Every investor would love to stumble upon the perfect stock. But will you ever really find a stock that provides everything you could possibly want?
One thing's for sure: You'll never discover truly great investments unless you actively look for them. Let's discuss the ideal qualities of a perfect stock, then decide if Suburban Propane (NYS: SPH) fits the bill.
The quest for perfection
Stocks that look great based on one factor may prove horrible elsewhere, making due diligence a crucial part of your investing research. The best stocks excel in many different areas, including these important factors:
- Growth. Expanding businesses show healthy revenue growth. While past growth is no guarantee that revenue will keep rising, it's certainly a better sign than a stagnant top line.
- Margins. Higher sales mean nothing if a company can't produce profits from them. Strong margins ensure that company can turn revenue into profit.
- Balance sheet. At debt-laden companies, banks and bondholders compete with shareholders for management's attention. Companies with strong balance sheets don't have to worry about the distraction of debt.
- Money-making opportunities. Return on equity helps measure how well a company is finding opportunities to turn its resources into profitable business endeavors.
- Valuation. You can't afford to pay too much for even the best companies. By using normalized figures, you can see how a stock's simple earnings multiple fits into a longer-term context.
- Dividends. For tangible proof of profits, a check to shareholders every three months can't be beat. Companies with solid dividends and strong commitments to increasing payouts treat shareholders well.
With those factors in mind, let's take a closer look at Suburban Propane.
What We Want to See
Pass or Fail?
|Growth||5-Year Annual Revenue Growth > 15%||(6.4%)||Fail|
|1-Year Revenue Growth > 12%||4.7%||Fail|
|Margins||Gross Margin > 35%||19.5%||Fail|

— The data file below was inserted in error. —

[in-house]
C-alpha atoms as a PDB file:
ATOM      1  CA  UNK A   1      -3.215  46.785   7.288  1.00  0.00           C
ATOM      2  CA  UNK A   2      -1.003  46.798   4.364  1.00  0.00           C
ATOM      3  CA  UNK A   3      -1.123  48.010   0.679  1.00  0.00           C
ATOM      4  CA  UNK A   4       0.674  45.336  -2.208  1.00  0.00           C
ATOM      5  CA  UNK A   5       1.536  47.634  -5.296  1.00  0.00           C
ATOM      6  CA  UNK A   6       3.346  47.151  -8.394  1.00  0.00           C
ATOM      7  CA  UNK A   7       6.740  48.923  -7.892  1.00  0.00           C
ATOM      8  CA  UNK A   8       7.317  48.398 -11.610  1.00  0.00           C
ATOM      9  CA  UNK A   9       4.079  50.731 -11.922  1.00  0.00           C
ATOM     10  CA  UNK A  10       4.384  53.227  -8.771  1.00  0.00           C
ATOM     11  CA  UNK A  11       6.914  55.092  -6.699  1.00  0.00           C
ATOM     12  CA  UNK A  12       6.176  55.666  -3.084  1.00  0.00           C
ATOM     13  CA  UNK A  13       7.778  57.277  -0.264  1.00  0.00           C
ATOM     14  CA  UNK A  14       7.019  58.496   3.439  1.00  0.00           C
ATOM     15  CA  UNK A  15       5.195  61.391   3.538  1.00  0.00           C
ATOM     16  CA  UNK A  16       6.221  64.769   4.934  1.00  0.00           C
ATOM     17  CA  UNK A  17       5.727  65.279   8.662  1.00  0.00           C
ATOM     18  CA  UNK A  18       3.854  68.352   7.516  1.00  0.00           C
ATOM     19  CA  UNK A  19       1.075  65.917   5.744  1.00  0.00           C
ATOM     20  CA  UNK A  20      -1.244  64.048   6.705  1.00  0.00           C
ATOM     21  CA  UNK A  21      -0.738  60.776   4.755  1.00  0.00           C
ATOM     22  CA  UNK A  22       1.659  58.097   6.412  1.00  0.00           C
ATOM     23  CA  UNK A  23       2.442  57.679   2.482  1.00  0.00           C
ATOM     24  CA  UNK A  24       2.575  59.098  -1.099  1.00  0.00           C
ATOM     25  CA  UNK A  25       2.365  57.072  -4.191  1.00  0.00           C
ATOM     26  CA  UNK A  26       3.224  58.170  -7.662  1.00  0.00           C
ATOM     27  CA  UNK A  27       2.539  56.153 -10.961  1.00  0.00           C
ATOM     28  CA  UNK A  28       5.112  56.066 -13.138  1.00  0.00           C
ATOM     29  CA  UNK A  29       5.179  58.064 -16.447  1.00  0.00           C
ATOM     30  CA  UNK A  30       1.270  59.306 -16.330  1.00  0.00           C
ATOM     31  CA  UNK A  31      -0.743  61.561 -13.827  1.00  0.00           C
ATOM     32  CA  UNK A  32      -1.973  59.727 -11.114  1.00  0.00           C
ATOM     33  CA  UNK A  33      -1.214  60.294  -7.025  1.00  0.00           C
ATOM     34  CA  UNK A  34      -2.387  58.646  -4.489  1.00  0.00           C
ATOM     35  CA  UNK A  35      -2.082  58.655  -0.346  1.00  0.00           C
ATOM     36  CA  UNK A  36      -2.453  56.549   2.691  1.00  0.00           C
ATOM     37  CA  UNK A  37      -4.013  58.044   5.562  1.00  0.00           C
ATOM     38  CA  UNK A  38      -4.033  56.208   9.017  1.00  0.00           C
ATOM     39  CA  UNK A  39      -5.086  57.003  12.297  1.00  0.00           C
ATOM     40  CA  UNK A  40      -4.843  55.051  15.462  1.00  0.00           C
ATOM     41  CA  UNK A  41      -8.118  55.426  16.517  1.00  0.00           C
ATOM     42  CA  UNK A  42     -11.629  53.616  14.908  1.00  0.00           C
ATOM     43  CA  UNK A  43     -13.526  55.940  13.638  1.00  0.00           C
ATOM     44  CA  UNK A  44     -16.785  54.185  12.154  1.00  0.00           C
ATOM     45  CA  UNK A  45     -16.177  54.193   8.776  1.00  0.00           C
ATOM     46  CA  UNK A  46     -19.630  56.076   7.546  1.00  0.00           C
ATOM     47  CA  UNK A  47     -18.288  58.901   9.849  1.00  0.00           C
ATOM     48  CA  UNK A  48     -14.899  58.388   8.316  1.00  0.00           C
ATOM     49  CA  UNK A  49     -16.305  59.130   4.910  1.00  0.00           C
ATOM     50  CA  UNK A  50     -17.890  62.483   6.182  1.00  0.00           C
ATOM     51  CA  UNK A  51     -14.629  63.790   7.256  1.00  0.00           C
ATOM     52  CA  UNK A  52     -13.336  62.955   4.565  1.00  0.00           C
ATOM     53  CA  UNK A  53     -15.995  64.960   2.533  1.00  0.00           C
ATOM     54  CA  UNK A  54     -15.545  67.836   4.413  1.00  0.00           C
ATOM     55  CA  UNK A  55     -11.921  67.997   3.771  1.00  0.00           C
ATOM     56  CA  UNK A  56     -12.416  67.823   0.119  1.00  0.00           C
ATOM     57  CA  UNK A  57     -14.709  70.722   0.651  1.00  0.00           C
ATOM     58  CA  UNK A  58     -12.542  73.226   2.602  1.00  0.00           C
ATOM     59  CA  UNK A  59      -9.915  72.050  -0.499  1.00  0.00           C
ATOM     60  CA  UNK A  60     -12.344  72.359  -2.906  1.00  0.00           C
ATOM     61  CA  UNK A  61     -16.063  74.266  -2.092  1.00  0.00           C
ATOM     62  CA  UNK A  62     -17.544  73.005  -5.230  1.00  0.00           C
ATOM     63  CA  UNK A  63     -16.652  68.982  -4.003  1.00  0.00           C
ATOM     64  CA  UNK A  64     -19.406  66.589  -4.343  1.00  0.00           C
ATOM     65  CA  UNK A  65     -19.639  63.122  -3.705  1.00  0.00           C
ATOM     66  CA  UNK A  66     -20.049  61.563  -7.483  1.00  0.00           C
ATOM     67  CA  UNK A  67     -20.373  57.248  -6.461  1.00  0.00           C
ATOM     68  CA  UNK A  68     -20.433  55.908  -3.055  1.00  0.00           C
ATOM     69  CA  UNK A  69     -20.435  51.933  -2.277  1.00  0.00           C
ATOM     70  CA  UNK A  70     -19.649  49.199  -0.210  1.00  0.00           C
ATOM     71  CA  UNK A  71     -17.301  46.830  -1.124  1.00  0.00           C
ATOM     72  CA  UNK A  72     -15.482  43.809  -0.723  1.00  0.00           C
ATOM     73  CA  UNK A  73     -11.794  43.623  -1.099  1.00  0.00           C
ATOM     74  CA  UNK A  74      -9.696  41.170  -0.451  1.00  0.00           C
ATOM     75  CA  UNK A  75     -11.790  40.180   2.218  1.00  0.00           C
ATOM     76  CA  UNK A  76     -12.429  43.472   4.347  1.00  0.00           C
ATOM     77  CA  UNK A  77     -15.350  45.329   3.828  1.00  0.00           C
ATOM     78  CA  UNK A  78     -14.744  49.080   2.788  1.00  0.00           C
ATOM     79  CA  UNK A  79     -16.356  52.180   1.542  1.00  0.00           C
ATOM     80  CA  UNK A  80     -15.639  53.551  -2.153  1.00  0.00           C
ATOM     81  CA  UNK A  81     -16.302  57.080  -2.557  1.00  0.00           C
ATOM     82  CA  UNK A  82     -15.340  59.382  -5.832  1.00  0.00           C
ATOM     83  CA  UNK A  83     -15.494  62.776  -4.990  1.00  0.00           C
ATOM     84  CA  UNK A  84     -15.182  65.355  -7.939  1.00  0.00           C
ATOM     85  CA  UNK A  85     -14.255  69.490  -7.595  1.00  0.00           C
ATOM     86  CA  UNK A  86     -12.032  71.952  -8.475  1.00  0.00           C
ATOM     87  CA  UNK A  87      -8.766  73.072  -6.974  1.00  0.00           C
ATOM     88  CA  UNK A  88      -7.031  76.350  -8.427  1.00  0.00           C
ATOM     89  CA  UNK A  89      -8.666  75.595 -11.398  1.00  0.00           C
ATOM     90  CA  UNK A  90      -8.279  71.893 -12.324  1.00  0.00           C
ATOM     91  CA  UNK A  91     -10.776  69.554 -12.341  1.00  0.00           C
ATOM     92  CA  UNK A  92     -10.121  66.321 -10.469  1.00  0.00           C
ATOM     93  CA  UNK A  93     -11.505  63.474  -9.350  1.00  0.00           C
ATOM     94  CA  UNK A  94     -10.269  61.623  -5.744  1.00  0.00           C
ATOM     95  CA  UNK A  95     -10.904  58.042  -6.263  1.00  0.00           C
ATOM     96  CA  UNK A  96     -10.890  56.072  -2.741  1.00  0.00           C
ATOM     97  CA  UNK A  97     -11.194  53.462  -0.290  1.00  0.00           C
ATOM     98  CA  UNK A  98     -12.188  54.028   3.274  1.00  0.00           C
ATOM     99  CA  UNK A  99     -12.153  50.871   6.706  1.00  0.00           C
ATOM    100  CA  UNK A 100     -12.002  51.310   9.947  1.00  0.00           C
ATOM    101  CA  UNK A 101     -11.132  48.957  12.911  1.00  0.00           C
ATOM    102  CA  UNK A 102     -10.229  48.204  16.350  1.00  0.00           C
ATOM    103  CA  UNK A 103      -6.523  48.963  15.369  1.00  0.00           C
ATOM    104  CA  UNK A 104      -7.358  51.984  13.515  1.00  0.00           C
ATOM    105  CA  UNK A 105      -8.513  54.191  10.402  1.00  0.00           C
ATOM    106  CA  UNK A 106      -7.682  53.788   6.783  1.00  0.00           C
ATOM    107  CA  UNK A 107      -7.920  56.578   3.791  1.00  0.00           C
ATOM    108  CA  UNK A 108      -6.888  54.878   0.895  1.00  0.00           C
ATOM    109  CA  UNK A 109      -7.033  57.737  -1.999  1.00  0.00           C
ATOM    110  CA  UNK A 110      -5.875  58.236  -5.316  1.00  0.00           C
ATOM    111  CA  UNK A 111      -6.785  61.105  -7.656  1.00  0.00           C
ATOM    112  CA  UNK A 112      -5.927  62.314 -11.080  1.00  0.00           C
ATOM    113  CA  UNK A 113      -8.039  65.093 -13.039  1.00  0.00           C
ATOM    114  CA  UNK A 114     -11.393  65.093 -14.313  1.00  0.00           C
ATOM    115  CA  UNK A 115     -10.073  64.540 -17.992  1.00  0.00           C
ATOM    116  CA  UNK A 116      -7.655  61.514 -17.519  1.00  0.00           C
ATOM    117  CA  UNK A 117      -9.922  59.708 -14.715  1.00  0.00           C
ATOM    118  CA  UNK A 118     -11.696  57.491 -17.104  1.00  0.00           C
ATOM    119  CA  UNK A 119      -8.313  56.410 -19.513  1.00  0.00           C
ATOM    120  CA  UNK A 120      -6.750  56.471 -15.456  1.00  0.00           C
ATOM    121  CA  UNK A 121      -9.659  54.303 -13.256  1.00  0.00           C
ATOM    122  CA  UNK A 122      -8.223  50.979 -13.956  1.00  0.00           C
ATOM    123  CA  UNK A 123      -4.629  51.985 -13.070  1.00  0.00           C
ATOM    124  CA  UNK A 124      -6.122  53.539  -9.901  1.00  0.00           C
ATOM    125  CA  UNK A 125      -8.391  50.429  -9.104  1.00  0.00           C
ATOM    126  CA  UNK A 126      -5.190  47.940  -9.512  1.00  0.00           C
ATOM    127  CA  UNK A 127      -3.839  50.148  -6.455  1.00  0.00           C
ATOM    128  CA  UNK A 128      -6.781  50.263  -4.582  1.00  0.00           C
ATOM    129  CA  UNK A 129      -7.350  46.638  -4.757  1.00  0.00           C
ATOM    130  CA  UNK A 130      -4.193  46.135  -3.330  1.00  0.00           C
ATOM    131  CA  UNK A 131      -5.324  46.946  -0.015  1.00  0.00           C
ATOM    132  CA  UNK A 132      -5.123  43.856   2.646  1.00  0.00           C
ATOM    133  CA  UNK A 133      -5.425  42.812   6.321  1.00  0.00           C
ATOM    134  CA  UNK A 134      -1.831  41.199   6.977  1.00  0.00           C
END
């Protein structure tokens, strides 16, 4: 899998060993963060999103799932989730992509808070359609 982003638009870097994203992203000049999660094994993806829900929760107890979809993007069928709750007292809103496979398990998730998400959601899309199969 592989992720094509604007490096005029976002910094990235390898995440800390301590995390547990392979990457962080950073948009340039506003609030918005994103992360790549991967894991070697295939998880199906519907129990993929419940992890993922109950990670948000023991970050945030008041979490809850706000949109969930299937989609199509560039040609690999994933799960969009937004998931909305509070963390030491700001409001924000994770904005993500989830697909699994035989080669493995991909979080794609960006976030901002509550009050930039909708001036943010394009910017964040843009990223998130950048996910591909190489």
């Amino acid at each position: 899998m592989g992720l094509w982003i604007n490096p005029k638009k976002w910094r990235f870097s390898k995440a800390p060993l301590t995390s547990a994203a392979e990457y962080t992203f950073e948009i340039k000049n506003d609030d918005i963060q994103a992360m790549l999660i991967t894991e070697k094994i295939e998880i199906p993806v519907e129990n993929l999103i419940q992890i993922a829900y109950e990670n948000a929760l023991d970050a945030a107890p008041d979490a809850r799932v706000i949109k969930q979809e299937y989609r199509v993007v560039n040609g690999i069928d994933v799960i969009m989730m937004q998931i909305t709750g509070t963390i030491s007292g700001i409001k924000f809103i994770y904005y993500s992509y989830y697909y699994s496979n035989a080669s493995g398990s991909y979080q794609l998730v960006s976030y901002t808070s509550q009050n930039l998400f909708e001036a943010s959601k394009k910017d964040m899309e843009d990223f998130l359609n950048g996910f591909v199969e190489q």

|Net Margin > 15%||9.7%||Fail|
|Balance Sheet||Debt to Equity < 50%||98.5%||Fail|
|Current Ratio > 1.3||1.97||Pass|
|Opportunities||Return on Equity > 15%||31.9%||Pass|
|Valuation||Normalized P/E < 20||22.17||Fail|
|Dividends||Current Yield > 2%||7.3%||Pass|
|5-Year Dividend Growth > 10%||6.2%||Fail|
|Total Score||3 out of 10|
Source: S&P Capital IQ. Total score = number of passes.
Since we looked at Suburban Propane last year, it weighed in with the same 3-point score. The company still faces a competitive propane industry, and margins have contracted while Suburban Propane's balance sheet has gotten a little more debt-heavy.
Suburban serves residential and commercial customers with deliveries of propane, fuel oil, and other energy products. Although that may not seem glamorous, Suburban and its competitors fill a vital niche for many customers.
What's really eye-popping about the industry, however, are the high dividends these companies pay. Suburban and Ferrellgas Partners (NYS: FGP) both pay yields of 7% or more, while AmeriGas Partners (NYS: APU) and Star Gas Partners (NYS: SGU) carry greater than 6% yields. Inergy (NYS: NRGY) tops them all with a double-digit dividend yield.
Yet as fellow Fool Rich Smith points out, Suburban has an advantage over higher-yielding Inergy: better cash flow. Unlike Inergy, Suburban routinely has free cash flow levels that match or exceed net income. That should give shareholders greater security that Suburban will be able to maintain its dividends going forward.
Even so, given the nature of the propane business, it's hard to picture Suburban Propane becoming a perfect stock. But that doesn't mean it can't be a profitable investment for income-hungry investors.
No stock is a sure thing, but some stocks are a lot closer to perfect than others. By looking for the perfect stock, you'll go a long way toward improving your investing prowess and learning how to separate out the best investments from the rest.
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Finding the perfect stock is only one piece of a successful investment strategy. Get the big picture by taking a look at our " 13 Steps to Investing Foolishly ."
At the time this article was published Fool contributor Dan Caplinger doesn't own shares of the companies mentioned. We Fools may not all hold the same opinions, but we all believe that considering a diverse range of insights makes us better investors. The Fool has a disclosure policy.
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